From November 1991 to November 1992 a prospective, descriptive study of malaria epidemiology was conducted in a Karen population on the western border of Thailand. Two study groups were selected at random and more than 80% of the subjects were followed for one year. In Group 1, comprising 249 schoolchildren (aged 4-15 years), daily surveillance for illness was combined with fortnightly malaria surveys. These children experienced 1.5 parasitaemic infections per child-year (95% confidence interval [CI] 1.3-1.7), of which 68% (193/285) were symptomatic (Plasmodium falciparum 84%, P. vivax 57%). The estimated pyrogenic densities were 1460/microL for P. falciparum and 181/microL for P. vivax. In Group 2, comprising subjects of all age from 428 households, malaria was diagnosed during two-monthly surveys, at weekly home visits, and otherwise by passive case detection. Malaria and splenomegaly prevalence rates were low in all age groups (spleen index 2-9%; P. falciparum prevalence rate 1-4%; P. vivax 1-6%). Group 2 subjects had 1.0 infections per person-year (95% CI 0.9-1.1), most of which were symptomatic (312/357; 87%). Malaria infections clustered in households. Overall, P. vivax caused 53% and P. falciparum 37% of the infections (10% were mixed), but whereas P. vivax was most common in young children, with a decline in incidence with increasing age, P. falciparum incidence rates rose with age to a peak incidence between 20 and 29 years, although the risk of developing a severe malaria decreased with increasing age. There was no death from malaria during the study. P. falciparum infections were more common in males, subjects with a history of malaria before the study, and in those who had travelled outside their village. These findings suggest a higher transmission rate for P. vivax than P. falciparum, although adults still suffered symptomatic malaria due to both species. The 2 malaria parasites found in this area contribute approximately 50% of infections each, but their clinical epidemiology is very different.
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              Malaria trends and challenges in the Greater Mekong Subregion.

              This report provides an overview of the epidemiological patterns of malaria in the Greater Mekong Subregion (GMS) from 1998 to 2007, and highlights critical challenges facing national malaria control programs and partners in effort to build on their successes as they move towards malaria pre-elimination and elimination as a programmatic goal. Epidemiological data provided by malaria programs show a drastic decline in malaria deaths and confirmed malaria positive cases over the last 10 years in the GMS. More than half of confirmed malaria cases and deaths recorded in the GMS occur in Myanmar, however, reporting methods and data management are not comparable between countries despite effort made by WHO to harmonize data collection, analysis and reporting among WHO Member States. Malaria is concentrated in forested/forest-fringe areas of the region mainly along international borders providing strong rationale to develop harmonized cross-border pre-elimination programs in conjunction with national efforts. Across the Mekong Region, the declining efficacy of recommended first-line antimalarials, eg artemisinin-based combination therapies (ACTs) against falciparum malaria on the Cambodia-Thailand border, the prevalence of counterfeit and substandard antimalarial drugs, the lack of health services in general and malaria services in particular in remote settings, and the lack of information and services targeting migrants and mobile population present important barriers to reach or maintain malaria pre-elimination programmatic goals. Strengthening networking between research institutions and non-government organizations will increase knowledge-based decision and action.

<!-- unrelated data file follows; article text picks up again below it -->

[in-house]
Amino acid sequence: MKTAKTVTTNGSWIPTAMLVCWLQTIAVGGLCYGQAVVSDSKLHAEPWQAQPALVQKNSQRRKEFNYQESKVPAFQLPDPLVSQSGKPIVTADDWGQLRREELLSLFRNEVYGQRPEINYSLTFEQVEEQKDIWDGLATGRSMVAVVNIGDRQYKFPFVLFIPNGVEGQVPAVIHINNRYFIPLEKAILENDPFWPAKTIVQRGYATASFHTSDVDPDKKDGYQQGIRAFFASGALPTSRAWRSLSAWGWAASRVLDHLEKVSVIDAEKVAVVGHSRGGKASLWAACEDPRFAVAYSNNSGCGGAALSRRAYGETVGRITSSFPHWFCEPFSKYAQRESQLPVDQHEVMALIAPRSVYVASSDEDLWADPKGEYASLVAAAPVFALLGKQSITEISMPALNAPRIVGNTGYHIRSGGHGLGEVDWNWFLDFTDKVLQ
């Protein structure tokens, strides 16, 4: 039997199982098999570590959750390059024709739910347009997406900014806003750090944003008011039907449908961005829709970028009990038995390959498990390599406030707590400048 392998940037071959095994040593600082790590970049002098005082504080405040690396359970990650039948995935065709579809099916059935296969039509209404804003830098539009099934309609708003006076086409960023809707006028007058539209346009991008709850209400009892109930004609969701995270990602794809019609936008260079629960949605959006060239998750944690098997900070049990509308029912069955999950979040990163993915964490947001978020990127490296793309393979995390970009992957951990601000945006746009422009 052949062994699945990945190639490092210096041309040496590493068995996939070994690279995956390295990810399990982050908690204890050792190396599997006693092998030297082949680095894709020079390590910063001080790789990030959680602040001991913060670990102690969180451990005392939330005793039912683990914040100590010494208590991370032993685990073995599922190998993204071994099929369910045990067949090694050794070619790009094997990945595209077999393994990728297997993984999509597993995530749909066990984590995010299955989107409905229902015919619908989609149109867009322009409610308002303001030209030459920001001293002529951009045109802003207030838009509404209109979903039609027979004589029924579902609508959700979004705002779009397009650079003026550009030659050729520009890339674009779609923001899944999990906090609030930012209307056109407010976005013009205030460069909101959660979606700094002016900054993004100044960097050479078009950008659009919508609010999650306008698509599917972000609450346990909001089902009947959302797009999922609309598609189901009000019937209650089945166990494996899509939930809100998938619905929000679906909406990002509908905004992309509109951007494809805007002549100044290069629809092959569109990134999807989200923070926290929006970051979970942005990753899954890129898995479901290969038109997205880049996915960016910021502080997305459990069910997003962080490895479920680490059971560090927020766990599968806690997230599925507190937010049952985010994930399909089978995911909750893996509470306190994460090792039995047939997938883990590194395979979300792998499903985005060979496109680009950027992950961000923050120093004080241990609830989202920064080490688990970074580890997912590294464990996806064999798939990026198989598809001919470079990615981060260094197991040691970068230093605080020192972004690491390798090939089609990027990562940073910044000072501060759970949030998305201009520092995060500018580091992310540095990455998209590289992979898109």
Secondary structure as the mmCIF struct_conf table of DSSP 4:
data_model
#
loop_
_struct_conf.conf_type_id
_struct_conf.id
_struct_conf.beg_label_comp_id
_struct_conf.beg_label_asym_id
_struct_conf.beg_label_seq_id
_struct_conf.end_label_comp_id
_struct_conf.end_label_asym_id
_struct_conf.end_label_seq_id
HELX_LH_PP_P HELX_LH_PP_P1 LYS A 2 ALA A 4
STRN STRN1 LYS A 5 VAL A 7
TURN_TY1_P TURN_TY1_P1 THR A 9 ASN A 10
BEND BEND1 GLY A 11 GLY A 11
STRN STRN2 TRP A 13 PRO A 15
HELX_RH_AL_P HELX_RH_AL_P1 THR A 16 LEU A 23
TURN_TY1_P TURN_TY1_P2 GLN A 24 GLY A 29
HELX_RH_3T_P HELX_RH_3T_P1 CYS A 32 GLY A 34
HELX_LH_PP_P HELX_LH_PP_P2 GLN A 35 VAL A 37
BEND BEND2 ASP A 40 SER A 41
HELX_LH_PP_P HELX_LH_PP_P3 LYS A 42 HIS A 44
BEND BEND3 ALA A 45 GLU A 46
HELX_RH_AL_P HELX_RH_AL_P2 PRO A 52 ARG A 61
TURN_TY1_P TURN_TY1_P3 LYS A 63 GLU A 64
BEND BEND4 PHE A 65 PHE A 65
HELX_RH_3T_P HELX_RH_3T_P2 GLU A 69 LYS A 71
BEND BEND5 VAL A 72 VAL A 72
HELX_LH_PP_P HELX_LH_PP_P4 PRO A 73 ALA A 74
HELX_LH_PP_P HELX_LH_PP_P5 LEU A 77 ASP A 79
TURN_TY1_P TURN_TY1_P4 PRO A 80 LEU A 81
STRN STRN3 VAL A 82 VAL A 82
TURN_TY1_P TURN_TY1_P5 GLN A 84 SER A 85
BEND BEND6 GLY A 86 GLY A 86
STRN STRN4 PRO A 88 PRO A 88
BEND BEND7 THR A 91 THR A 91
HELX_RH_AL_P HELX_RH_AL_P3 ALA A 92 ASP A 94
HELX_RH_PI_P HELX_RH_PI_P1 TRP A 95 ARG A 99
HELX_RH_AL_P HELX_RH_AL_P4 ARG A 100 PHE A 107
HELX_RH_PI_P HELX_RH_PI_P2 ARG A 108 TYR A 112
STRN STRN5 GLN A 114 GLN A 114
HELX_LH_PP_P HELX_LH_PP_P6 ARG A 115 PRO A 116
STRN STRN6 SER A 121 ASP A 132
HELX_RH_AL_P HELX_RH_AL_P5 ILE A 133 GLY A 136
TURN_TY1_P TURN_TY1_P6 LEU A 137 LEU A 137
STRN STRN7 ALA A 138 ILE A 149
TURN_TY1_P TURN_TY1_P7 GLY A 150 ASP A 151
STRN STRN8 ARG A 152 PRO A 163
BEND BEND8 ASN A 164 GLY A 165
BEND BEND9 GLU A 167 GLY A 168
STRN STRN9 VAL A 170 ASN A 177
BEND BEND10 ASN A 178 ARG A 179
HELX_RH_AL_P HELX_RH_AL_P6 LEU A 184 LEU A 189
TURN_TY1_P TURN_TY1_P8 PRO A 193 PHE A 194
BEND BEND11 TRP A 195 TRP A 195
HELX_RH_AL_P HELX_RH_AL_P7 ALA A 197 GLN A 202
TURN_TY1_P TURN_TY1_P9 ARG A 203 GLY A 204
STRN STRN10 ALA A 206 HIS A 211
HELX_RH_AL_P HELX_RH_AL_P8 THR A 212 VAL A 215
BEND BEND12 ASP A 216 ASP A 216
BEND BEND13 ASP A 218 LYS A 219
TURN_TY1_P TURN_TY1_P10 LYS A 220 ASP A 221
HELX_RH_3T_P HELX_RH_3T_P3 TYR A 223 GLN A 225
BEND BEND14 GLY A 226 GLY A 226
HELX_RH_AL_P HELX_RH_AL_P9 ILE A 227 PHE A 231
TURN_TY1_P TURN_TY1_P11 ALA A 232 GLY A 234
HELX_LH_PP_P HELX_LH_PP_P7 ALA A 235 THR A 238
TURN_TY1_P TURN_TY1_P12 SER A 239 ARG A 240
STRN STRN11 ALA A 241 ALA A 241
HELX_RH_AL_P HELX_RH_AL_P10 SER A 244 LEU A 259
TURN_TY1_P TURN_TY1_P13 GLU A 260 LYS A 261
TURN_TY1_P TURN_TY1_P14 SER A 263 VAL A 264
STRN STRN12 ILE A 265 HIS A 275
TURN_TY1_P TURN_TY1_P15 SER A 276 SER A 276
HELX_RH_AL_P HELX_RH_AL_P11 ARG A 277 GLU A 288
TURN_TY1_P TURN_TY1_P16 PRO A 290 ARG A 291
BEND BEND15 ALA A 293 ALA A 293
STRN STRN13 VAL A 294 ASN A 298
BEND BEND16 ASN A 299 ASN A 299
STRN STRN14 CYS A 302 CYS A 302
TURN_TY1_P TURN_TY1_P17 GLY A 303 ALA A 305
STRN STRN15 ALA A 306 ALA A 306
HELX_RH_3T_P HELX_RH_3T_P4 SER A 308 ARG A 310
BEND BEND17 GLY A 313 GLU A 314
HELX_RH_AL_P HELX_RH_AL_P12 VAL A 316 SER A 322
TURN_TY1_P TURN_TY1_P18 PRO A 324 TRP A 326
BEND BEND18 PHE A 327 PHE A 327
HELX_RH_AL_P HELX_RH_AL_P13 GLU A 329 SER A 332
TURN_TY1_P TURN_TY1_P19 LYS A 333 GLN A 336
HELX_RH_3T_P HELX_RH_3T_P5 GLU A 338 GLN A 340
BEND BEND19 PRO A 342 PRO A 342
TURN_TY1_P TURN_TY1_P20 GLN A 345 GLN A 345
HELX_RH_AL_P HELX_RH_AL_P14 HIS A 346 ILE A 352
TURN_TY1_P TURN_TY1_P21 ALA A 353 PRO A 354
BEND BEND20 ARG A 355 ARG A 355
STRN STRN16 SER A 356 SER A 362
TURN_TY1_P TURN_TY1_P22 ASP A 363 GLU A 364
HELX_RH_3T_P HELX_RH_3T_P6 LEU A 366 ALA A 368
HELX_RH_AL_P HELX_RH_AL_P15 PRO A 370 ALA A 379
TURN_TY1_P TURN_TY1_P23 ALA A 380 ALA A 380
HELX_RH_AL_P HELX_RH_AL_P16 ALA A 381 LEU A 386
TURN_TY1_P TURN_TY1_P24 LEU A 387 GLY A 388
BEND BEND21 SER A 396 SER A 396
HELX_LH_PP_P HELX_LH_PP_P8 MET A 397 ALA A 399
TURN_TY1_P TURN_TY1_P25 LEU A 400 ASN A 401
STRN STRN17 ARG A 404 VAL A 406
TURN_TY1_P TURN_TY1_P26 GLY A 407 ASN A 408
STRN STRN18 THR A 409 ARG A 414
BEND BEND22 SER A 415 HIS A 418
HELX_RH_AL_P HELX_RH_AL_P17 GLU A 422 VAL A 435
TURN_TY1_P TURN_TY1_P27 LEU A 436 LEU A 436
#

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                Author and article information

                Affiliations
                [1 ]Center of Excellence for Biomedical and Public Health Informatics (BIOPHICS), Faculty of Tropical Medicine, Mahidol University, Bangkok, Thailand
                [2 ]Department of Tropical Hygiene, Faculty of Tropical Medicine, Mahidol University, Bangkok, Thailand
                [3 ]Bureau of Vector-borne Diseases, Department of Disease Control, Ministry of Public Health, Nonthaburi, Thailand
                Contributors
                Journal
                Malar J
                Malaria Journal
                BioMed Central
                1475-2875
                2010
                19 August 2010
                : 9
                : 237
                2936405
                1475-2875-9-237
                20723223
                10.1186/1475-2875-9-237
                Copyright ©2010 Meankaew et al; licensee BioMed Central Ltd.

                This is an Open Access article distributed under the terms of the Creative Commons Attribution License ( http://creativecommons.org/licenses/by/2.0), which permits unrestricted use, distribution, and reproduction in any medium, provided the original work is properly cited.

                Categories
                Research

                Infectious disease & Microbiology